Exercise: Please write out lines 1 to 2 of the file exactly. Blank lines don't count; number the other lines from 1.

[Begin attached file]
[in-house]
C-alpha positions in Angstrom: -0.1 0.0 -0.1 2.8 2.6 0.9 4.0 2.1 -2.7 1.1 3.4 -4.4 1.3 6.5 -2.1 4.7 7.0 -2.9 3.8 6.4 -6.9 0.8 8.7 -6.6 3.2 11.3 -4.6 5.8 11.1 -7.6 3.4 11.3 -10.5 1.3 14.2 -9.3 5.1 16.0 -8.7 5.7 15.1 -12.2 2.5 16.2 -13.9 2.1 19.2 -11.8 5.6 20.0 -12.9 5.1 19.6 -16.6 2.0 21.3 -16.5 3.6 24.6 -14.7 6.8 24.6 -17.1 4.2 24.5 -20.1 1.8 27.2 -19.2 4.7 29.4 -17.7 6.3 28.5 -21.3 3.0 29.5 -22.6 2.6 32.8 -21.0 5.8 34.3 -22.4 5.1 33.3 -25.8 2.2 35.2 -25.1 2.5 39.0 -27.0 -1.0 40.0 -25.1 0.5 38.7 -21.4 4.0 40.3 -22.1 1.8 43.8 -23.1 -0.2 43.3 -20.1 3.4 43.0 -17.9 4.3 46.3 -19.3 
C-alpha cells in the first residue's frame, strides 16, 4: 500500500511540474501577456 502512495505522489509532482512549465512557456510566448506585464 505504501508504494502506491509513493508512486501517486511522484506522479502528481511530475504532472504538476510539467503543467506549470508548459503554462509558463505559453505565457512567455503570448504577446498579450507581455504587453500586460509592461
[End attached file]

[in-house]
C-alpha positions in Angstrom: -0.1 0.0 -0.1 2.8 2.6 0.9 4.0 2.1 -2.7 1.1 3.4 -4.4 1.3 6.5 -2.1 4.7 7.0 -2.9 3.8 6.4 -6.9 0.8 8.7 -6.6 3.2 11.3 -4.6 5.8 11.1 -7.6 3.4 11.3 -10.5 1.3 14.2 -9.3 5.1 16.0 -8.7 5.7 15.1 -12.2 2.5 16.2 -13.9 2.1 19.2 -11.8 5.6 20.0 -12.9 5.1 19.6 -16.6 2.0 21.3 -16.5 3.6 24.6 -14.7 6.8 24.6 -17.1 4.2 24.5 -20.1 1.8 27.2 -19.2 4.7 29.4 -17.7 6.3 28.5 -21.3 3.0 29.5 -22.6 2.6 32.8 -21.0 5.8 34.3 -22.4 5.1 33.3 -25.8 2.2 35.2 -25.1 2.5 39.0 -27.0 -1.0 40.0 -25.1 0.5 38.7 -21.4 4.0 40.3 -22.1 1.8 43.8 -23.1 -0.2 43.3 -20.1 3.4 43.0 -17.9 4.3 46.3 -19.3 